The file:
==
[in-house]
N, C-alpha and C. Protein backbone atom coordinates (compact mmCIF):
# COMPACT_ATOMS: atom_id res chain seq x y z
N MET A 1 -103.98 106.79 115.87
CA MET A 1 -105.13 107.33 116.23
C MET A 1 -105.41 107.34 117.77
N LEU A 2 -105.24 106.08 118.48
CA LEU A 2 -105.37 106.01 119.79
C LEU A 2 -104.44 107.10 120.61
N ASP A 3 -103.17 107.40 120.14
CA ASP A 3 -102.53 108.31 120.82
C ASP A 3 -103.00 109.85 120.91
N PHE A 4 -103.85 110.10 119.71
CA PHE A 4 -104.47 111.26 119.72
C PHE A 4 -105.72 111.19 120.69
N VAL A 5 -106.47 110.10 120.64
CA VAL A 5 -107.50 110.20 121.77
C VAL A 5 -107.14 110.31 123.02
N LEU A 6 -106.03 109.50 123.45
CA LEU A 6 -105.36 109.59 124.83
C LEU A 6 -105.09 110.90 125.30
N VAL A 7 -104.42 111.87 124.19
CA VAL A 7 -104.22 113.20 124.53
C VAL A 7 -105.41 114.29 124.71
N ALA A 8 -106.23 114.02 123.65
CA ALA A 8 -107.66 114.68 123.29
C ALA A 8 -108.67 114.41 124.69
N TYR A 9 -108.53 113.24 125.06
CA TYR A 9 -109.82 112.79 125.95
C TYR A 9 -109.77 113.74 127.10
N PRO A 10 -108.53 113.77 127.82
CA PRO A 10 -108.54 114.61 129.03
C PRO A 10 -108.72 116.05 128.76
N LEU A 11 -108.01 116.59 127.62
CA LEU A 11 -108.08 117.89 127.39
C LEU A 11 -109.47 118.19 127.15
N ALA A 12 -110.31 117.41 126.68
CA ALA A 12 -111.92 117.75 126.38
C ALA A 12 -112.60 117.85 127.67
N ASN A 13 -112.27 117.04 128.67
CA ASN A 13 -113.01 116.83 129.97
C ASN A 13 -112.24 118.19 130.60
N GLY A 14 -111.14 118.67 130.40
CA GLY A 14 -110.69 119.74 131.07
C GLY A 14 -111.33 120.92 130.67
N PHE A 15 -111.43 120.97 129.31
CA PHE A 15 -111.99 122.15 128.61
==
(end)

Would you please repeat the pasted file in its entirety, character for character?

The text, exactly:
[in-house]
N, C-alpha and C. Protein backbone atom coordinates (compact mmCIF):
# COMPACT_ATOMS: atom_id res chain seq x y z
N MET A 1 -103.98 106.79 115.87
CA MET A 1 -105.13 107.33 116.23
C MET A 1 -105.41 107.34 117.77
N LEU A 2 -105.24 106.08 118.48
CA LEU A 2 -105.37 106.01 119.79
C LEU A 2 -104.44 107.10 120.61
N ASP A 3 -103.17 107.40 120.14
CA ASP A 3 -102.53 108.31 120.82
C ASP A 3 -103.00 109.85 120.91
N PHE A 4 -103.85 110.10 119.71
CA PHE A 4 -104.47 111.26 119.72
C PHE A 4 -105.72 111.19 120.69
N VAL A 5 -106.47 110.10 120.64
CA VAL A 5 -107.50 110.20 121.77
C VAL A 5 -107.14 110.31 123.02
N LEU A 6 -106.03 109.50 123.45
CA LEU A 6 -105.36 109.59 124.83
C LEU A 6 -105.09 110.90 125.30
N VAL A 7 -104.42 111.87 124.19
CA VAL A 7 -104.22 113.20 124.53
C VAL A 7 -105.41 114.29 124.71
N ALA A 8 -106.23 114.02 123.65
CA ALA A 8 -107.66 114.68 123.29
C ALA A 8 -108.67 114.41 124.69
N TYR A 9 -108.53 113.24 125.06
CA TYR A 9 -109.82 112.79 125.95
C TYR A 9 -109.77 113.74 127.10
N PRO A 10 -108.53 113.77 127.82
CA PRO A 10 -108.54 114.61 129.03
C PRO A 10 -108.72 116.05 128.76
N LEU A 11 -108.01 116.59 127.62
CA LEU A 11 -108.08 117.89 127.39
C LEU A 11 -109.47 118.19 127.15
N ALA A 12 -110.31 117.41 126.68
CA ALA A 12 -111.92 117.75 126.38
C ALA A 12 -112.60 117.85 127.67
N ASN A 13 -112.27 117.04 128.67
CA ASN A 13 -113.01 116.83 129.97
C ASN A 13 -112.24 118.19 130.60
N GLY A 14 -111.14 118.67 130.40
CA GLY A 14 -110.69 119.74 131.07
C GLY A 14 -111.33 120.92 130.67
N PHE A 15 -111.43 120.97 129.31
CA PHE A 15 -111.99 122.15 128.61